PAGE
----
Semi double-flowered zinnia blossoms have several rows of petals, yet the center is still visible.

When I was a little girl, I constantly bugged my mom to plant things. I remember one time seeing the seed display at the store and begging for a packet of seeds. She let my sister and I each pick a pack and I chose Giant Zinnias. I looked at the pictures of the huge colorful flowers adoringly and couldn't wait to plant them. Unfortunately, that never happened. Years later, I found that seed packet and with what I know now about Zinnias, I could have thrown them on the ground, watered them, and they probably would have grown!


Fully double-flowered blossoms have many rows of petals with the center hidden, shown center.

Zinnias are apparently one of the easiest flowers to grow, and are favored as a kid-friendly choice. The thick sturdy stems allow for the cut flowers to grace our homes with color, elegance, and ease. Plus, the more flowers you cut, the more flowers will grow, giving you many chances to create lovely bouquets.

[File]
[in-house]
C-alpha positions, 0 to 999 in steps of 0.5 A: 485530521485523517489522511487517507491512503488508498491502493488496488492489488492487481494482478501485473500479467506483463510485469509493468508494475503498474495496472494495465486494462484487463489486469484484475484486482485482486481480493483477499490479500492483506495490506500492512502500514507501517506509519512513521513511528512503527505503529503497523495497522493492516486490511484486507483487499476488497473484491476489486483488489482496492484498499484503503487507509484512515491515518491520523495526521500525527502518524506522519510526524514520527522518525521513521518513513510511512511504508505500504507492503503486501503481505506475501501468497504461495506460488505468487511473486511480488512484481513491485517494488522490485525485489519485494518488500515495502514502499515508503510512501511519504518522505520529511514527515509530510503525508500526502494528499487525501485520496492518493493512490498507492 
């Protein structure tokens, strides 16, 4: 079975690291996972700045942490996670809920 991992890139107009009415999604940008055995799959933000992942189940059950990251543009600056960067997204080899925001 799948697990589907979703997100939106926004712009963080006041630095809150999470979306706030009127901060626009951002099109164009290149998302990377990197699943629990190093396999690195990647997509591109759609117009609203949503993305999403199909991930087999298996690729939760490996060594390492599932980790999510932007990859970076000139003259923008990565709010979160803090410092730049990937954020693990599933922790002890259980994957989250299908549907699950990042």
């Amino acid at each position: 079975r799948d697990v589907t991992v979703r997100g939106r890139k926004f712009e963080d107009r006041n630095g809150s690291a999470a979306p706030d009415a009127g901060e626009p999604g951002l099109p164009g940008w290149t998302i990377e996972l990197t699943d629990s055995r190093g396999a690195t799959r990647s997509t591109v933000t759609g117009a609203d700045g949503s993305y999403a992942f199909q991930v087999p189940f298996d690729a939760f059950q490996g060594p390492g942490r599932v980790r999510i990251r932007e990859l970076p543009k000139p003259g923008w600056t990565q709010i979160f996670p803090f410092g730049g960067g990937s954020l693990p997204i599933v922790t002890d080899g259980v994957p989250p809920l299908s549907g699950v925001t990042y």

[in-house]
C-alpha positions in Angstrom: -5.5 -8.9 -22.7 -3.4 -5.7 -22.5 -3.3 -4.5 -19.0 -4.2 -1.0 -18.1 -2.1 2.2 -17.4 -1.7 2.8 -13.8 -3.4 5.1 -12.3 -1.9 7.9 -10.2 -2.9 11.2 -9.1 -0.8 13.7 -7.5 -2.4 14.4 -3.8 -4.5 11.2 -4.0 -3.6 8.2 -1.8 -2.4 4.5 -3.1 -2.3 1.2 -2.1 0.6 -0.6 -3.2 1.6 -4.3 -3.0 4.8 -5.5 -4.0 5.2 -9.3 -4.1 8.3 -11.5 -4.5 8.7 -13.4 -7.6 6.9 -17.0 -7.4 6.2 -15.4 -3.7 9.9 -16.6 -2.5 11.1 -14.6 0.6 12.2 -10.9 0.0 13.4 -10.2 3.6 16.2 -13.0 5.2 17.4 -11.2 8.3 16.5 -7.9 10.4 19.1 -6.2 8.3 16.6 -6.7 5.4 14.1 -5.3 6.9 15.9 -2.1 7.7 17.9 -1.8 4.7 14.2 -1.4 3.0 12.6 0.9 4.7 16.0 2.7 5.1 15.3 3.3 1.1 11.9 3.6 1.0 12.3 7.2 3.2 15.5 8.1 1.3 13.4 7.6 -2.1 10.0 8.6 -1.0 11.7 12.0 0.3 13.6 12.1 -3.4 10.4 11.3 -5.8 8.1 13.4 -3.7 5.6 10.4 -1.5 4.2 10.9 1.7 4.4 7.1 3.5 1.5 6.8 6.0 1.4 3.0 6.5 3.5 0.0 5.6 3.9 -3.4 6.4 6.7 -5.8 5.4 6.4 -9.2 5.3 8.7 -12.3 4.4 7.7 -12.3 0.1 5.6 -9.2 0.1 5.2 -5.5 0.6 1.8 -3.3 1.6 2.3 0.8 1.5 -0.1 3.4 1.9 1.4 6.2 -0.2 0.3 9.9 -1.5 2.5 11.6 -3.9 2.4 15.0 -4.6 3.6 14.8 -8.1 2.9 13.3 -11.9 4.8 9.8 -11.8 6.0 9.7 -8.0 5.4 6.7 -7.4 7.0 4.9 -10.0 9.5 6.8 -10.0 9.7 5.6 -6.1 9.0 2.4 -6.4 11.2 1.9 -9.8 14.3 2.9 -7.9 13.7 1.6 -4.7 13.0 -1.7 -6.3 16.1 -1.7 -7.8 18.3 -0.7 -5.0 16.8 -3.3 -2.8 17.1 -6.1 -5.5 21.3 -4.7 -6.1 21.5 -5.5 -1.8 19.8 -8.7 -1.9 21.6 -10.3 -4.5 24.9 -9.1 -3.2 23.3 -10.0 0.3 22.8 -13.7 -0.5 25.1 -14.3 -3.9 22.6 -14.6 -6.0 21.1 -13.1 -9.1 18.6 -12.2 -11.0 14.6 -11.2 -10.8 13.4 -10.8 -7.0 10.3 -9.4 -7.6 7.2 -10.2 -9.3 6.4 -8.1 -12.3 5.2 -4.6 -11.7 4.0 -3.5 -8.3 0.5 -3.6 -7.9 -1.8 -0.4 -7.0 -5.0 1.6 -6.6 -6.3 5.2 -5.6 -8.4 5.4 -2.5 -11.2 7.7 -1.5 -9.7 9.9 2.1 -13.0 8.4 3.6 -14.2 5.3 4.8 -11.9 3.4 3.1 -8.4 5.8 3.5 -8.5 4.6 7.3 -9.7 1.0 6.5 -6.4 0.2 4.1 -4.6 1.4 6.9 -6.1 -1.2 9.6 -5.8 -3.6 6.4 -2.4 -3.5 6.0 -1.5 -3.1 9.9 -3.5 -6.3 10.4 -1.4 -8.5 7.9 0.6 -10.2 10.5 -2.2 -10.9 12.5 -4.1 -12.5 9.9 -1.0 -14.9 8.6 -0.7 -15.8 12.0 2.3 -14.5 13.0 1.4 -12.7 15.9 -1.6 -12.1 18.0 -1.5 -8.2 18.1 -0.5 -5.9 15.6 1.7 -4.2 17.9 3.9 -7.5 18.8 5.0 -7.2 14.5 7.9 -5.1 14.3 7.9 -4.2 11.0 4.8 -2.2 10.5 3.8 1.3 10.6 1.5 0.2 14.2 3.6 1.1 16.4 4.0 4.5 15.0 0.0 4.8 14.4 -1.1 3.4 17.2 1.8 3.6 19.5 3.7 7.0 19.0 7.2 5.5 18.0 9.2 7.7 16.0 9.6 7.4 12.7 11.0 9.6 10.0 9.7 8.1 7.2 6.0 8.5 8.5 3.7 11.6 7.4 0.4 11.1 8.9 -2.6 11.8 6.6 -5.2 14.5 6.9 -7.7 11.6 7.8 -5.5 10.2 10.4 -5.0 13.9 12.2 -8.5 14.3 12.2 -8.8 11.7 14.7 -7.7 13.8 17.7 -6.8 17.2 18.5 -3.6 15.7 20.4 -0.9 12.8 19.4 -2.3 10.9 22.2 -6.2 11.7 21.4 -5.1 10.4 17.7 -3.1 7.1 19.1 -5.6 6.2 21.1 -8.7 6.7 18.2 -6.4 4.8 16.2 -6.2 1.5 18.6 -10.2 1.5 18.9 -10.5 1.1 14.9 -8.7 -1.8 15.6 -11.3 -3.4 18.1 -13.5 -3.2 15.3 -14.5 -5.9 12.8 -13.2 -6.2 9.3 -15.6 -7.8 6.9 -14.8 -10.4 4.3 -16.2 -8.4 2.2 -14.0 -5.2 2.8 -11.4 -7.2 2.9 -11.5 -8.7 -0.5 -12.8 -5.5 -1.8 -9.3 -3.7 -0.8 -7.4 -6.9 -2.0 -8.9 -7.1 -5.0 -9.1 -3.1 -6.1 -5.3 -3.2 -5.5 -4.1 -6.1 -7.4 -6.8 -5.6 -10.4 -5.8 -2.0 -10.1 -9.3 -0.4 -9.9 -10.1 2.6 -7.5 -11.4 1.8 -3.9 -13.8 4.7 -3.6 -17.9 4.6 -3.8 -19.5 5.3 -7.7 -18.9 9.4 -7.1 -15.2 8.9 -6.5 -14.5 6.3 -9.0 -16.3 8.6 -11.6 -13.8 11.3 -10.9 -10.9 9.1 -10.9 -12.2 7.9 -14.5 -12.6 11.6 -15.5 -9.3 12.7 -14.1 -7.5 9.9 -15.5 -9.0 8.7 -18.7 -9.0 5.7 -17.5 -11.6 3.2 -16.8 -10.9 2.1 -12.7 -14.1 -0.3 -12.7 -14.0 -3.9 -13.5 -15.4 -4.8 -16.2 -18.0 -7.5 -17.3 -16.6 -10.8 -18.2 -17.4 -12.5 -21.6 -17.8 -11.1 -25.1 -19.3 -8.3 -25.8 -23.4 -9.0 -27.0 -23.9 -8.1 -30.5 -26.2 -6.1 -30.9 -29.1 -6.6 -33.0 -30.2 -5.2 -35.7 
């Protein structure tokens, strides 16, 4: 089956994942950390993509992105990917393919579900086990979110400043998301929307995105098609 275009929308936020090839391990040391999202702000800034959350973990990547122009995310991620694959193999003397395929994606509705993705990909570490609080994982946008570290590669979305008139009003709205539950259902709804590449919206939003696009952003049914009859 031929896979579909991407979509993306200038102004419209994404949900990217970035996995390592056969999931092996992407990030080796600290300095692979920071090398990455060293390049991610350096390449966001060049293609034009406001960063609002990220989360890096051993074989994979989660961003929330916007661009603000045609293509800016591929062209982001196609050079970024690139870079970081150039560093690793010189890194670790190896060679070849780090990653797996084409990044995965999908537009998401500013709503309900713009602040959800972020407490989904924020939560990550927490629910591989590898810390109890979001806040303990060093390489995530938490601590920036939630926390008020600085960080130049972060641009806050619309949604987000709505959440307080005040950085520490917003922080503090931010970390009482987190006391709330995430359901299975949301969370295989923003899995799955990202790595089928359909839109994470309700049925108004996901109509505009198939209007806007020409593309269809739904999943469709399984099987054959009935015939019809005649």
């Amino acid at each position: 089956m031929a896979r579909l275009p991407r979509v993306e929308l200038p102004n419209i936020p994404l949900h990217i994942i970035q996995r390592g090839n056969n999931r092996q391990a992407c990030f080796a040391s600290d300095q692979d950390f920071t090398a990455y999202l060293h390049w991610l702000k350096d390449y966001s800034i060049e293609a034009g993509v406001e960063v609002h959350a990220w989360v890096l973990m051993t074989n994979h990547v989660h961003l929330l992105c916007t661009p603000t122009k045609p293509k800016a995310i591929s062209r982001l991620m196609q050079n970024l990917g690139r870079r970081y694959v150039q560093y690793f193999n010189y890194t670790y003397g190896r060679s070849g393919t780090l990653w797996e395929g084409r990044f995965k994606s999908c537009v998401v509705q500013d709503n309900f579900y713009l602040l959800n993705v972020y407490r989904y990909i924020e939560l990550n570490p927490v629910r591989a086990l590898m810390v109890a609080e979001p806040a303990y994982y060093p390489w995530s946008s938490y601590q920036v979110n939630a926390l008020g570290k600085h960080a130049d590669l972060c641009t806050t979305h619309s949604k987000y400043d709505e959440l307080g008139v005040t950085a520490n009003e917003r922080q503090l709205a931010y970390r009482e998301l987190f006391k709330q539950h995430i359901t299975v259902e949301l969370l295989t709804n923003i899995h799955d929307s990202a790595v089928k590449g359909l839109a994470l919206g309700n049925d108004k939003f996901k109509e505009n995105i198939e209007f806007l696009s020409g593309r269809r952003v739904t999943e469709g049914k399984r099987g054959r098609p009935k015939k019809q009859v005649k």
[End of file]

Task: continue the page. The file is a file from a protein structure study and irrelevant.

The wild zinnia, a papery yellow flower, originally hails from the south-western states, all the way down into Mexico and Central America. It prefers hot sunny spots with well-drained soil. Many people are returning to the roots of the zinnia by planting prairie zinnias (zinnia grandiflora) in their gardens since they are drought resistant.


Single-flowered zinnia blossoms have one row of petals with the center exposed.

Zinnias are susceptible to powdery mildew in a humid environment. But don't let that stop you from growing them; it won't affect the blossoms, and the gorgeous zinnias will draw the pollinators to your garden to help pollinate all of your vegetables. Many people recommend using zinnias as a border, as well as intermittently spaced throughout your beds.

Zinnias were the first flowers grown in space according to a 2016 Nasa article!

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